For the respondent-prosecutor, Schneider & Schneider (Walter X. Trumbull, of counsel).
For the petitioner-respondent, Chazin & Chazin (Theodore S. Chazin, of counsel).
Before Justices Bodine, Perskie and Wachenfeld.
The opinion of the court was delivered by
WACHENFELD, J. This is a workmen's compensation case in which the Bureau denied compensation but on appeal to the Hudson County Court of Common Pleas the judgment of the Bureau was reversed.
On January 30th, 1942, respondent started working for the prosecutor as a drill press operator. While so employed, on October 8th, 1942, at one A.M., he struck his head against a bolt of the drill press, cutting the upper eyelid of the right eye, causing severe pain and drawing blood. A moment later, while sitting down and cleaning the jig of the drill press with an air gun, copper chips were blown into the same eye. He immediately notified the foreman of both incidents and the latter gave the respondent an eye cup of boric acid solution to wash out the eye. There was no first-aid nurse or plant hospital. Finding the eye became immediately inflamed and blurred and pain progressively increased, on October 13th, 1942, he went to a Brooklyn hospital and received treatment until July 3d of 1943. Respondent reported to the plant foreman the receipt of medical treatment and asked the latter to put in a report of the injury and was told that it would be done.
During the period from October 13th, 1942, to July 3d, 1943, he could see through the right eye, and though vision was blurred, no working time was lost. Then, while in a locker room with a fellow employee, the latter opened a door in such a manner as to cause it to hit respondent's eyeglasses, breaking the right lens and cutting the upper eyelid. The assistant plant foreman, seeing the accident, took him to an office and made out a report but did not provide nor advise medical treatment. The eye became bloodshot and caused increased pain and became more inflamed, with the result that on July 8th Serignese went to a private doctor, who administered treatment until April, 1944, when it became medically determined that the eye was permanently blind. In fact, the respondent became blind in the eye about four or five months after the second accident. When informed by the private physician of the permanent blindness, he reported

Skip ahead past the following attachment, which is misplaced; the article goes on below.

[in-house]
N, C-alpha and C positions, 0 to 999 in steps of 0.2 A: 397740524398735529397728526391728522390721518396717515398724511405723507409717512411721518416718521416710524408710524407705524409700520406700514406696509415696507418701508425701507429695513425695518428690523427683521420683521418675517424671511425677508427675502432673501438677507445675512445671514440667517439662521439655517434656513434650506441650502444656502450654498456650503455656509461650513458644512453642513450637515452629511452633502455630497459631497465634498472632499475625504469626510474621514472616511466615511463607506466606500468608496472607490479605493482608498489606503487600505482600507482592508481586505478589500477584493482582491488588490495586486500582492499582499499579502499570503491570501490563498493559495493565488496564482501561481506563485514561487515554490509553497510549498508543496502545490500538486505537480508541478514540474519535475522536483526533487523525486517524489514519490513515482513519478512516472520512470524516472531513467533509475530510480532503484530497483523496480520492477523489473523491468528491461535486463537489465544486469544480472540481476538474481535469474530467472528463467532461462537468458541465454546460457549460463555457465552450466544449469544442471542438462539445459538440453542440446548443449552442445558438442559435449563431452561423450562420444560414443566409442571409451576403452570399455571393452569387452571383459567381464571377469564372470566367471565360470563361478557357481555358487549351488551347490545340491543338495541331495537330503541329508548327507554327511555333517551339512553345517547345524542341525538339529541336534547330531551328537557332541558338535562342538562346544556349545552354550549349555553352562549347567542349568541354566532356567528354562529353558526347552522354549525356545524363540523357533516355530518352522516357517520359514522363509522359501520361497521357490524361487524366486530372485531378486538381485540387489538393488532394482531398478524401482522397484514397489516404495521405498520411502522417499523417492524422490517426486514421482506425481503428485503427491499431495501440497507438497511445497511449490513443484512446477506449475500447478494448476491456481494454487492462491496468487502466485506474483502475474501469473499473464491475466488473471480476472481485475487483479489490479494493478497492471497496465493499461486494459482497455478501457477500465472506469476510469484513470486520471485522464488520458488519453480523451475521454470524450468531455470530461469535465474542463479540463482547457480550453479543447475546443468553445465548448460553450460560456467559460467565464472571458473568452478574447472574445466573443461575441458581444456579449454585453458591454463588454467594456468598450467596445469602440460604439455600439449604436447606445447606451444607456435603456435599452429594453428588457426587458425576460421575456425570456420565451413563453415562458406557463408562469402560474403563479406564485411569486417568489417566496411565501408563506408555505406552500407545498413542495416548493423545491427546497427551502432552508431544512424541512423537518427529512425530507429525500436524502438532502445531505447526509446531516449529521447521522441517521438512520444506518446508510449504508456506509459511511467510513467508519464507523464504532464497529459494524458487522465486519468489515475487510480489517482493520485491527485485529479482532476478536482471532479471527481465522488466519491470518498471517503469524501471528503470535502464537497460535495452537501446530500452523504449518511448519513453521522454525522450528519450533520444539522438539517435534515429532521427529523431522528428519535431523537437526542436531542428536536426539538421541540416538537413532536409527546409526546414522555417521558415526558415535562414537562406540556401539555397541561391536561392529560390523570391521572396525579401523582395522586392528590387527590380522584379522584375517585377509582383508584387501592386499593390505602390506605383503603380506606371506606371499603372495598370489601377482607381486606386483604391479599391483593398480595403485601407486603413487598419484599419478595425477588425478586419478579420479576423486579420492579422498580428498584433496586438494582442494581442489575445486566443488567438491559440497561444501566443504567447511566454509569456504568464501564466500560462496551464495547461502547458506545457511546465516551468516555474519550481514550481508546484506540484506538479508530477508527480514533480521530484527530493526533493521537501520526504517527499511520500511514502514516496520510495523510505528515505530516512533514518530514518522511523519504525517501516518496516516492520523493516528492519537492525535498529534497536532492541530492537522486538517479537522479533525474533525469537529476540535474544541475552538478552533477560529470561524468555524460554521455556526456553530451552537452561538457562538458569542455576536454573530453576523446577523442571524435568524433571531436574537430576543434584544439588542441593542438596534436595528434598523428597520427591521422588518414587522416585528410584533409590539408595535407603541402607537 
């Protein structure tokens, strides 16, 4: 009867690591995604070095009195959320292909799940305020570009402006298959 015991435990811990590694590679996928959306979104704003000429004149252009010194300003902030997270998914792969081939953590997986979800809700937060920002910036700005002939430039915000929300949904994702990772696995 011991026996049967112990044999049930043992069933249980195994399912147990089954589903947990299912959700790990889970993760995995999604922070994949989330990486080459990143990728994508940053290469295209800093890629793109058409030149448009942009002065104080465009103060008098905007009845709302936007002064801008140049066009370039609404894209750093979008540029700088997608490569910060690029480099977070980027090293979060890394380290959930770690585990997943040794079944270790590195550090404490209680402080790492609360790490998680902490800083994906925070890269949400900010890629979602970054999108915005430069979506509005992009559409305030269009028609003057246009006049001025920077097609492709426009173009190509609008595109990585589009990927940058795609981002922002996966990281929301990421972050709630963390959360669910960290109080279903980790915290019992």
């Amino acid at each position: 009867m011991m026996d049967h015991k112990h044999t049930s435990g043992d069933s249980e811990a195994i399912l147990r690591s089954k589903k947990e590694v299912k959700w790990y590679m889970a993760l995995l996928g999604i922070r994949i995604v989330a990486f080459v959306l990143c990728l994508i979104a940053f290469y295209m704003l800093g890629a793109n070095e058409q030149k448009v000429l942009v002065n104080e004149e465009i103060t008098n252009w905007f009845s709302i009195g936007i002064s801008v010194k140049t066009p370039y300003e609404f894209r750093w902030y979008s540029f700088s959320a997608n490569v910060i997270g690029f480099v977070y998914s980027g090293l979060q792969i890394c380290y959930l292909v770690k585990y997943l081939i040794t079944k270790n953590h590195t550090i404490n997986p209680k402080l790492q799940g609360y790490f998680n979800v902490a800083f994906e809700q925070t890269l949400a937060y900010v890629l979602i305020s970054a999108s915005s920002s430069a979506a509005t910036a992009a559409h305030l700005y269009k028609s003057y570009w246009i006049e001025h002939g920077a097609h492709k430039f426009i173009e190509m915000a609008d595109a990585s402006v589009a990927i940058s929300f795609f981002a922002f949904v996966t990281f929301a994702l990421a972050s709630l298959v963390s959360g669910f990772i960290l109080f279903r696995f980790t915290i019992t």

to the company physician, and being told there was no hope for the eye, terminated his employment.
Prior to October 8th, 1942, vision in both eyes, corrected with glasses, was excellent. The work as a drill press operator required good eyesight since very fine drills were used, but after the accident of July, 1943, respondent was given large drills to work with because the eye condition deteriorated. Presently employed with another company, he has become very nervous, does not sleep well, is apprehensive as to the future and gets pains in his right eye and forehead and his eye becomes bloodshot.
The foregoing facts were testified by the respondent and the accident of October 8th, 1942, corroborated by a fellow employee who was an eye witness and that of July 8th, 1943, by the assistant foreman and two fellow employees who were eye witnesses, as well as the fellow employee causing the injury. Two expert medical witnesses testified they had examined him, and on hypothetical question it was their opinion that the two accidents were the cause of the loss of vision of the eye. The third expert produced by the respondent testified that apart from the loss of vision there was a further post-traumatic neurological disability of seven and a half per cent.
The prosecutor seeks to avoid liability on two grounds: first, no notice of the first accident of October 8th, 1942, was given by the respondent; and second, neither accident was the cause of the disability. Relative to the first contention, the plant foreman testified he had never received a report of an accident on October 8th, 1942; that he did not administer any medical aid to respondent on that date; that the fellow employee who testified seeing the accident of that date did not work opposite the respondent until the following year; and that when the respondent ...